LUHANSK Ukraine (Reuters) - Surveying a ruined airport in the rebel stronghold of Luhansk, the ex-Russian paratrooper in trademark blue beret boasts that only “professionals” such as him can turn the tide in the conflict with Kiev in eastern Ukraine.
Yakut, the nom de guerre offered by the fighter, says he left the Russian armed forces to fight with pro-Russian rebels in Ukraine. When his job here is done, it is to the ranks of the Russian army that he will return.
“Yes sir,” he says. “There can be no other way.”
Moscow has repeatedly denied it is supporting or arming the rebels and says its military is not engaged in Ukraine. If there are Russian citizens fighting with the rebels, they are private citizens with no links to Russia’s armed forces, it says.
However, rights activists in Russia and groups bringing together mothers of soldiers cite growing evidence that Russian paratroopers have been wounded and killed in Ukraine.
In Luhansk, along with his comrades from across the border in Russia, Yakut says he commands a unit in charge of protecting a devastated city with no electricity or running water. Once home to 500,000 people, only a few hundred celebrated a city festival on Sunday.
The guns have fallen largely silent since a truce was implemented on Sept. 5, after five months of fighting that claimed over 3,000 lives; but in the absence of a settlement, tensions remain high and the Russians remain.
“It’s not the (local) militia here anymore, it’s mostly Russians who take part in combat,” says the former paratrooper.
“It’s the professionals here now.” In his late 40s, an automatic rifle slung over his arm, Yakut is eager to stress he is no longer serving in the Russian army.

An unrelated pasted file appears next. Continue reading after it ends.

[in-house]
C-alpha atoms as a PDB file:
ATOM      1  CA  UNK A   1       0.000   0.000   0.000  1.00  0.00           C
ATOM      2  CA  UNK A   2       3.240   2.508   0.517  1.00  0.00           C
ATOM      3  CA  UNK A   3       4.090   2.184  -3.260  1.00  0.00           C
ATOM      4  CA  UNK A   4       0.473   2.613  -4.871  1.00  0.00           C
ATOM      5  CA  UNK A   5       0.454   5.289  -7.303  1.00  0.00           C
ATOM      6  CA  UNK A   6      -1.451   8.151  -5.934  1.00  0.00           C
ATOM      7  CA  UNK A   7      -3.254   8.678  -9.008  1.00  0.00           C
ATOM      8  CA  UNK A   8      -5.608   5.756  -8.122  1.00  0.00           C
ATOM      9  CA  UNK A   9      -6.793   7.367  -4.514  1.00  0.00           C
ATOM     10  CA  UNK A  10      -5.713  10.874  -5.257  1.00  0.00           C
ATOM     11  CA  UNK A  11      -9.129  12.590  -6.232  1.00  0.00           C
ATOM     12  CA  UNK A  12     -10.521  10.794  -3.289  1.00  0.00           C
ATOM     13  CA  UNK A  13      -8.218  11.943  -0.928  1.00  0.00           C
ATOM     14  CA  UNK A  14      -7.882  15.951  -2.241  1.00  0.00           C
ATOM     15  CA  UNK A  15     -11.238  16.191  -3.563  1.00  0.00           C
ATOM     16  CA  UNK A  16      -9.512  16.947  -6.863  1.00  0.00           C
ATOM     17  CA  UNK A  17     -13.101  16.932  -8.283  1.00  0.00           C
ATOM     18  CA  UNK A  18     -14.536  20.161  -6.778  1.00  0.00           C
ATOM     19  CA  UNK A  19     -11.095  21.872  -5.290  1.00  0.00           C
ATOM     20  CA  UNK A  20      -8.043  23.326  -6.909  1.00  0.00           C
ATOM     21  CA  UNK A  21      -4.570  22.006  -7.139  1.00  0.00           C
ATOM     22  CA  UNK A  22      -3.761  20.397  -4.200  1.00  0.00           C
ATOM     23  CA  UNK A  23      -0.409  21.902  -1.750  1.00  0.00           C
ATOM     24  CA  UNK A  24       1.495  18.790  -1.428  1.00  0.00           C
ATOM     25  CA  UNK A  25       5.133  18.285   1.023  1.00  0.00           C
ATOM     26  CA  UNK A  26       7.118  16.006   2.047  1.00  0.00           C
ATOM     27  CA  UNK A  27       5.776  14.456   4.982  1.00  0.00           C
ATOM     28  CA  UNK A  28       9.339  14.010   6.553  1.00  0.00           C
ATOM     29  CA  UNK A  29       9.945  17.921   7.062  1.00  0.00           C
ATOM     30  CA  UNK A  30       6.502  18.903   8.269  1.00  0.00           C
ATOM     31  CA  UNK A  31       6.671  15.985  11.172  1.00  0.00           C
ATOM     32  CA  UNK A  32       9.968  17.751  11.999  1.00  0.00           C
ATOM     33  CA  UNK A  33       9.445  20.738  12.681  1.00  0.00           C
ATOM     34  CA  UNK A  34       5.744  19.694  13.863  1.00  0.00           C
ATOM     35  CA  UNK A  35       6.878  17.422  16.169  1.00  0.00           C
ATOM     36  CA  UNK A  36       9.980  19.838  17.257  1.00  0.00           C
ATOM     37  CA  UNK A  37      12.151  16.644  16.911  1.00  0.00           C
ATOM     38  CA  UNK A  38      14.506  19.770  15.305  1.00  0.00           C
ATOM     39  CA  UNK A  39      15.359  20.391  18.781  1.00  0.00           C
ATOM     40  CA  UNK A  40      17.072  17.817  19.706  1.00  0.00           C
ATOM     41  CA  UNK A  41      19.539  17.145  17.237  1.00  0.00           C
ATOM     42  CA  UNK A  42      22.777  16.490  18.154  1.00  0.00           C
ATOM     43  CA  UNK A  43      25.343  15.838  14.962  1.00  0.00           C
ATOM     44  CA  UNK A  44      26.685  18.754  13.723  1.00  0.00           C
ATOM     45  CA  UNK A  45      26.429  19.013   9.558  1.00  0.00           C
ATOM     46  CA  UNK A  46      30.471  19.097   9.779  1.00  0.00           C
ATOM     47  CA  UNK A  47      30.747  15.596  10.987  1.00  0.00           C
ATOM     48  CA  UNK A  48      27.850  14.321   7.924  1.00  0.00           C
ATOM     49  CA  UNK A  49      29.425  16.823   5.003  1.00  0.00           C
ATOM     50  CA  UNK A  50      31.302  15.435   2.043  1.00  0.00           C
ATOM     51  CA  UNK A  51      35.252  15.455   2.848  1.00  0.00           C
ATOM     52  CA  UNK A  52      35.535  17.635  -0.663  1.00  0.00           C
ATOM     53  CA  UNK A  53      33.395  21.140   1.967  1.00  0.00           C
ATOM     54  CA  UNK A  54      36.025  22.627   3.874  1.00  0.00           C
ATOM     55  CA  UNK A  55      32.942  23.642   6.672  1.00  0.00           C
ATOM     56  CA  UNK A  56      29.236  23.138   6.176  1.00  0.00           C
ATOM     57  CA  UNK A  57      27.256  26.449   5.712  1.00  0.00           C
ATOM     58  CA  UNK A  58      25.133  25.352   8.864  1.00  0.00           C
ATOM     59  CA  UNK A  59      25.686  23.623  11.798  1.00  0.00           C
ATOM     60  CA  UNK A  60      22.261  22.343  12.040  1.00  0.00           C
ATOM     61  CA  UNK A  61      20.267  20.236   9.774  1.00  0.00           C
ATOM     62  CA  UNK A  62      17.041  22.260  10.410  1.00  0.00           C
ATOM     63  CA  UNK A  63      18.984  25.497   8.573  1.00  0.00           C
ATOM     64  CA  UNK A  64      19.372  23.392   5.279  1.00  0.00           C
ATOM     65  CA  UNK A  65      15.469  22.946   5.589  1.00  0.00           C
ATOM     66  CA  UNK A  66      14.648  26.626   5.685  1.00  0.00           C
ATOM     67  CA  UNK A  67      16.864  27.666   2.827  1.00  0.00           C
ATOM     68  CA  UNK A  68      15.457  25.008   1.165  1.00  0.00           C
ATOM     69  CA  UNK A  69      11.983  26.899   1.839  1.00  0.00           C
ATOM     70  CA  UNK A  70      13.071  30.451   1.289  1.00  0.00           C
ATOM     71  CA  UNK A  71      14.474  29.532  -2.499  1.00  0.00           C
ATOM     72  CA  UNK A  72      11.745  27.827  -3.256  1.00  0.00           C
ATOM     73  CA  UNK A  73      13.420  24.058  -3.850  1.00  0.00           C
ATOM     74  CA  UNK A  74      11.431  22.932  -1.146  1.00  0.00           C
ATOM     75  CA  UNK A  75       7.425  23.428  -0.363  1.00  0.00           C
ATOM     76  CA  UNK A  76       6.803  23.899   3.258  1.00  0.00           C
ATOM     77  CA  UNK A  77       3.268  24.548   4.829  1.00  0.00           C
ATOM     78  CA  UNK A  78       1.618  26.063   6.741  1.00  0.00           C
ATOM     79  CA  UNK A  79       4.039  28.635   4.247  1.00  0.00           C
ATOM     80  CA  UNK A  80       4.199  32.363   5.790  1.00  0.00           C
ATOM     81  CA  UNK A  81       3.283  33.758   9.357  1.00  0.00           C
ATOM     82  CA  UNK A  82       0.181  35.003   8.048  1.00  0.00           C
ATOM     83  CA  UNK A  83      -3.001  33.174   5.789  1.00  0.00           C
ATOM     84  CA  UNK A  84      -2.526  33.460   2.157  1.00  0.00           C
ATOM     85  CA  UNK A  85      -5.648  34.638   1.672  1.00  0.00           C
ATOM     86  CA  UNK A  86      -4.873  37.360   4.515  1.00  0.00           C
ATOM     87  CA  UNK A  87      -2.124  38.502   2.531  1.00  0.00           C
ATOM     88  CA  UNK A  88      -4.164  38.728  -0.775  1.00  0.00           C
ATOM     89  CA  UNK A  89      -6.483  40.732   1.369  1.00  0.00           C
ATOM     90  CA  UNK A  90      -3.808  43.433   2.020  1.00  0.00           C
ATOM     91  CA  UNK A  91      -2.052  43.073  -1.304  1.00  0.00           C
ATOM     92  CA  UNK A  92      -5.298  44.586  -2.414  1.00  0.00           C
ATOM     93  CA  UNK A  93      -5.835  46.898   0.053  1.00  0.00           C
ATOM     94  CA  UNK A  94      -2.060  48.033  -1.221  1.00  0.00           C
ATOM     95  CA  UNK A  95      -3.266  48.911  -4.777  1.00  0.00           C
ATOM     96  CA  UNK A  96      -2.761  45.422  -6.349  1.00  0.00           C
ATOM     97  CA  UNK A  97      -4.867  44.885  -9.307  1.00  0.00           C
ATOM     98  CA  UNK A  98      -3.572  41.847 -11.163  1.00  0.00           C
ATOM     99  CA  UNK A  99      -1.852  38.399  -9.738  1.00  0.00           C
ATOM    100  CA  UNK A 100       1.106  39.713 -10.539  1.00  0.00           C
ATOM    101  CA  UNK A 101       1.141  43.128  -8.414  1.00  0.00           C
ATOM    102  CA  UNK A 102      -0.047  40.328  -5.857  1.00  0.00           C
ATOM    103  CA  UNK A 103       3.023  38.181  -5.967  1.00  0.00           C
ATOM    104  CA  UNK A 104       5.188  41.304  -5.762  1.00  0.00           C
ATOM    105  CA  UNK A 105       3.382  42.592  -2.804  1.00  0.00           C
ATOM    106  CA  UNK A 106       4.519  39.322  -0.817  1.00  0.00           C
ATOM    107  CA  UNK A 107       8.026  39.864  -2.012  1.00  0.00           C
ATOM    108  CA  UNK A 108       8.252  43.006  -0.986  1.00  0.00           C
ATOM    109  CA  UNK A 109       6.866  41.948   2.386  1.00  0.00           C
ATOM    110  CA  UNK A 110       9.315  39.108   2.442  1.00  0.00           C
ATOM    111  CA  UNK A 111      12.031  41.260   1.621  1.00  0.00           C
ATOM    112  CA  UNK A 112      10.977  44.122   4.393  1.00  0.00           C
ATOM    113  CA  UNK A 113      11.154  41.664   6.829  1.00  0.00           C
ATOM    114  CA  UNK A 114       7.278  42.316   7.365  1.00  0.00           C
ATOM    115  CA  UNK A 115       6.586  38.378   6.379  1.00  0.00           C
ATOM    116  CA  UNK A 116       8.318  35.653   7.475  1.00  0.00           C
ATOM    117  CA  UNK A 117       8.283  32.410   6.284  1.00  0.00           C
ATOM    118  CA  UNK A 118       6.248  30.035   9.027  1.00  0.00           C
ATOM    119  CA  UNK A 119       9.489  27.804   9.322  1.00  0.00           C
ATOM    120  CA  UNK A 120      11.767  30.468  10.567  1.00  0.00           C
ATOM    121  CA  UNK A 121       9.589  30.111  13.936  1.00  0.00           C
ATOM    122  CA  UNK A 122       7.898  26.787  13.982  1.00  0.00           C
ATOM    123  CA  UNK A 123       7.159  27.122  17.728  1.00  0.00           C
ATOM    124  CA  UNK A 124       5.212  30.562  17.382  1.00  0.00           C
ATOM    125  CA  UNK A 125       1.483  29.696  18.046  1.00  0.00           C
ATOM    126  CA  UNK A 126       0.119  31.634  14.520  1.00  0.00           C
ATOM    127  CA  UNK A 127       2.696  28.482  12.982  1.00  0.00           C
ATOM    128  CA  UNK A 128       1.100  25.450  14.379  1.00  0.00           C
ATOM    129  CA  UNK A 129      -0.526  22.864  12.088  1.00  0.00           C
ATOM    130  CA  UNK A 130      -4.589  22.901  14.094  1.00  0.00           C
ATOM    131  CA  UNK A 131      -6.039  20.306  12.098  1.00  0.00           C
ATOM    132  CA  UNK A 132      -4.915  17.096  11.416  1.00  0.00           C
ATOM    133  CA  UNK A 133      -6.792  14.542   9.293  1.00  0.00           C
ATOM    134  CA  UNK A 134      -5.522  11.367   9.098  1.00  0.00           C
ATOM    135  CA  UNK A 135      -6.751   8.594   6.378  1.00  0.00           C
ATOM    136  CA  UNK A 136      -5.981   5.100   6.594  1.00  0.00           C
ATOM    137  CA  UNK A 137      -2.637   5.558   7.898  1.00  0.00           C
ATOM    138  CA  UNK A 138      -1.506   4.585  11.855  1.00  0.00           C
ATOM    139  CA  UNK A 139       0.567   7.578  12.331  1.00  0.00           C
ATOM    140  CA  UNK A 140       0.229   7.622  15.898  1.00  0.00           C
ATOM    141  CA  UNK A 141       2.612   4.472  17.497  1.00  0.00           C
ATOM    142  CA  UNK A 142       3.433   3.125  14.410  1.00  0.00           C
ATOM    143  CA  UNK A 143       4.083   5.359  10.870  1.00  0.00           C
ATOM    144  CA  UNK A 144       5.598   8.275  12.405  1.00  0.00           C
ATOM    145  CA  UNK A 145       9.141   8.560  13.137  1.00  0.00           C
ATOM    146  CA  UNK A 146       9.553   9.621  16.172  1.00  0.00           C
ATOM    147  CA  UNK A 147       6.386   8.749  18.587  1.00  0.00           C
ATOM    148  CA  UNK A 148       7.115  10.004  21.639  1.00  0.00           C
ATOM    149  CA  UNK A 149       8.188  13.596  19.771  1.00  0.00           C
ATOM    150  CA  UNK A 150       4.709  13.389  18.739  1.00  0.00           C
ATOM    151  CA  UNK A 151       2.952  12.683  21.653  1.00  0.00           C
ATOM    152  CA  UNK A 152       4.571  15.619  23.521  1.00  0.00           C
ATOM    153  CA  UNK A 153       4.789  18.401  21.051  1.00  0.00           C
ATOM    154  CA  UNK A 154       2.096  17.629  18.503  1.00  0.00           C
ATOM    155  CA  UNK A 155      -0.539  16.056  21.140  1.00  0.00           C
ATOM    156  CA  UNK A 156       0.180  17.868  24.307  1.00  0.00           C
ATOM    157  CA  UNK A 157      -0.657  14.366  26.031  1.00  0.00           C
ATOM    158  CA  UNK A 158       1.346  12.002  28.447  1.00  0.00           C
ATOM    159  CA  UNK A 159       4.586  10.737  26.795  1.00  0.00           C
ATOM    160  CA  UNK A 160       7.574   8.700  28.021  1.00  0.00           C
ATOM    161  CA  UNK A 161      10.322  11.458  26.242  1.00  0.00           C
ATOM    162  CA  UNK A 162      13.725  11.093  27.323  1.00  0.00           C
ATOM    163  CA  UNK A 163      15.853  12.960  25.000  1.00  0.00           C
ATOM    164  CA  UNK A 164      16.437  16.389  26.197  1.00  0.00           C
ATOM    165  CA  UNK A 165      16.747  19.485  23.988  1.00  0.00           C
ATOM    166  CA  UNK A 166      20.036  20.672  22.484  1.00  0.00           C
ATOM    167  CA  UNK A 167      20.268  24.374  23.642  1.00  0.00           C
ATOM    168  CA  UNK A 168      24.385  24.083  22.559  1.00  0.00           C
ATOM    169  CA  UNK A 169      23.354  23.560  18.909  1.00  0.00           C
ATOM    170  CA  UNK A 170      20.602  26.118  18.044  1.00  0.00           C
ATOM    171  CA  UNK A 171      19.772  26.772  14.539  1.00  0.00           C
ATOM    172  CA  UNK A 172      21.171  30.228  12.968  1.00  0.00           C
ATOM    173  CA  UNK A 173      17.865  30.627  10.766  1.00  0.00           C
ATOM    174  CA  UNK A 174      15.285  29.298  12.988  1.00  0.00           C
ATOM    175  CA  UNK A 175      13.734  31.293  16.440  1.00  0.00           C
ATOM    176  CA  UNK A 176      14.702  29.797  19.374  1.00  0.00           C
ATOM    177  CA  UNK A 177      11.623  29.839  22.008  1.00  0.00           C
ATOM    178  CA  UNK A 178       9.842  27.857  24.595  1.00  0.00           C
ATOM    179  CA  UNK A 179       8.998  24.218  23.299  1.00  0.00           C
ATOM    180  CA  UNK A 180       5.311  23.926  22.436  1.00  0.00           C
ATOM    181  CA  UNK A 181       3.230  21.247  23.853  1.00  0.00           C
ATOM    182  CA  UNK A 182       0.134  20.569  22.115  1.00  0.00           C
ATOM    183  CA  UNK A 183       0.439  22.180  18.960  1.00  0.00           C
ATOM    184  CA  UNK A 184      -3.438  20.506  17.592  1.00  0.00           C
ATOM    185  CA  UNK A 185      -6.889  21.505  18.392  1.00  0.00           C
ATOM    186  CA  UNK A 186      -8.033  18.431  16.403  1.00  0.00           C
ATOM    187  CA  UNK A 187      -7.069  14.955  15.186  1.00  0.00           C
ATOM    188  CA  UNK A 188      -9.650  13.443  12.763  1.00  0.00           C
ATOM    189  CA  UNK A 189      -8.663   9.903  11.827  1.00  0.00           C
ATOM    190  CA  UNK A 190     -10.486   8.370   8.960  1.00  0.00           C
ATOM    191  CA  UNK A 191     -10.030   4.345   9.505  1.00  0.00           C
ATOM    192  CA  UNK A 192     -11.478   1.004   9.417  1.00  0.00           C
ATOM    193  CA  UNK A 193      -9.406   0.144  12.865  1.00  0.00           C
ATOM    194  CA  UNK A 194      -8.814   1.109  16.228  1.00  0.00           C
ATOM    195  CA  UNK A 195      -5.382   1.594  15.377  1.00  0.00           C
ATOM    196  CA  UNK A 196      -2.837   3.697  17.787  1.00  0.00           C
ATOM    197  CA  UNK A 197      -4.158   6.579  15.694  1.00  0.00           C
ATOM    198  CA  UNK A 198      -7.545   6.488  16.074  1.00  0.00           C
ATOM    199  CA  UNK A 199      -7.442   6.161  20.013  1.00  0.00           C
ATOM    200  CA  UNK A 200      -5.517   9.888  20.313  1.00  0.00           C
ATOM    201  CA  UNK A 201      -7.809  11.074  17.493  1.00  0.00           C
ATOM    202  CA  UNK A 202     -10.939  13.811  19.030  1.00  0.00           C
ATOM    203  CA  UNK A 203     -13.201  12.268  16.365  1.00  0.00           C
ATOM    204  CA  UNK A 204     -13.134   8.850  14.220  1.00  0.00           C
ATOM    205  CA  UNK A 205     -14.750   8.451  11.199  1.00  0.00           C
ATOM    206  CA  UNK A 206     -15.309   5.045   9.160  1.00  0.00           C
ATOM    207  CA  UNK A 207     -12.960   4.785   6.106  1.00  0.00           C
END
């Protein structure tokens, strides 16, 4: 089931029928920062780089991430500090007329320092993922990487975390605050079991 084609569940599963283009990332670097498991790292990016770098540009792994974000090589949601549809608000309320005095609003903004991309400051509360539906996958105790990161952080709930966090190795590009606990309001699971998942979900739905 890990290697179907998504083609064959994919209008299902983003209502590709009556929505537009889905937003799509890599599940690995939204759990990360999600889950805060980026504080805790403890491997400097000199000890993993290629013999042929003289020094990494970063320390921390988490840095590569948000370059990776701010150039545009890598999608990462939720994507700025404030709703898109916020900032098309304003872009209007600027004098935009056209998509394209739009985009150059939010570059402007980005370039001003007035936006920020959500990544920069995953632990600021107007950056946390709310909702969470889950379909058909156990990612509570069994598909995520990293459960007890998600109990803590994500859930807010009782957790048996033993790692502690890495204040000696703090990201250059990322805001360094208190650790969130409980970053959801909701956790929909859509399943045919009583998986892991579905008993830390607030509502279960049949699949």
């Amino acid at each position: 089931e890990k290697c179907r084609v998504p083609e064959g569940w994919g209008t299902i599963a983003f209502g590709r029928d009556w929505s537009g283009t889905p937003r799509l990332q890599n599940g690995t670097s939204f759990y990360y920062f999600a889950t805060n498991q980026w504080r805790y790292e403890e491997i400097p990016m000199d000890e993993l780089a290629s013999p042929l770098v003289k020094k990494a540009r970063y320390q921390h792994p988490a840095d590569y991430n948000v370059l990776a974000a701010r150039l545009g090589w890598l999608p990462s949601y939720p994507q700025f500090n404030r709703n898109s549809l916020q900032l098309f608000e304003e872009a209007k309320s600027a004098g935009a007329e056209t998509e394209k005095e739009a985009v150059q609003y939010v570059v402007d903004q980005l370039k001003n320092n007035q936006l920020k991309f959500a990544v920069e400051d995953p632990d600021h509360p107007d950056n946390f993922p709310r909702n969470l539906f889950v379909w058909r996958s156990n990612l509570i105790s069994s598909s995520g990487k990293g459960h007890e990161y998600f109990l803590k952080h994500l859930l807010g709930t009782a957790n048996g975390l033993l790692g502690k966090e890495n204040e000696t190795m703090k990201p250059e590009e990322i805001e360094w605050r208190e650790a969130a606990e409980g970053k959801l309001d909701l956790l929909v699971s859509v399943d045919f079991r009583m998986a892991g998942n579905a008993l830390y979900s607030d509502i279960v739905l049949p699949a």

“The locals are mainly farmers, miners who have no combat experience. And the guys who are coming in - they are experienced people who have been through more than one war,” says Yakut, strolling between the shattered terminal building, damaged aircraft and debris covering what used to be the tarmac of Luhansk airport.
The presence of Russian boots on the ground in east Ukraine has become a major international issue since the separatists opened a new front near the Sea of Azov, some 250 km (160 miles)south-west of Luhansk, in late August.
Kiev and the West, who accuse Russia of fanning the conflict and supporting the separatists, say the push was only possible with Russian financing, military equipment and serving troops.
The offensive turned the tables on the advancing Kiev troops and helped the rebels win back some ground, including around Luhansk and Donetsk, the main rebel stronghold in Ukraine’s Donbass coal mining region.
Yakut acknowledges the arrival of people like him was behind the recent advances of the separatists, who have declared a breakaway republic and many of whom seek union with Russia.
Yakut refuses to say when or where exactly he came from, but says he as well as most of his comrades were with the Russian paratroopers before resigning to come to Ukraine.
He says Russia is not providing military equipment to the rebel forces who instead seized it from the Ukrainian side.
He says mostly former Russian paratroopers were now engaged in fighting, significantly curbed since the ceasefire announcement, including his unit named after the Ukrainian city of Odessa and which he said was tasked with “restoring order”.
Reuters was not able to verify that independently.
The weekend saw heavy fighting, for instance, around Donetsk airport, which remains under government control.
But a Reuters reporter traveling from Donetsk to Luhansk on a rebel-controlled road on Sunday went through 14 roadblocks, mainly manned by men in the Russian paratroopers’ trademark blue berets and undershirts with horizontal blue and white stripes.
“There are no Russian troops here; Russian citizens take part, this is not banned by law,” Yakut says. “But there were no Russian troops here, there aren’t any and there won’t be until the Russian president makes any such decision.”
The presence of Russian troops “on leave” in eastern Ukraine resembles the role they have played in covert operations earlier this year in Crimea, a peninsula Moscow annexed from Ukraine.
Russian President Vladimir Putin only publicly admitted deployment of Russian troops in Crimea on April 17, nearly a month after he signed legislation completing the process of absorbing the Black Sea region into Russia.
Writing by Gabriela Baczynska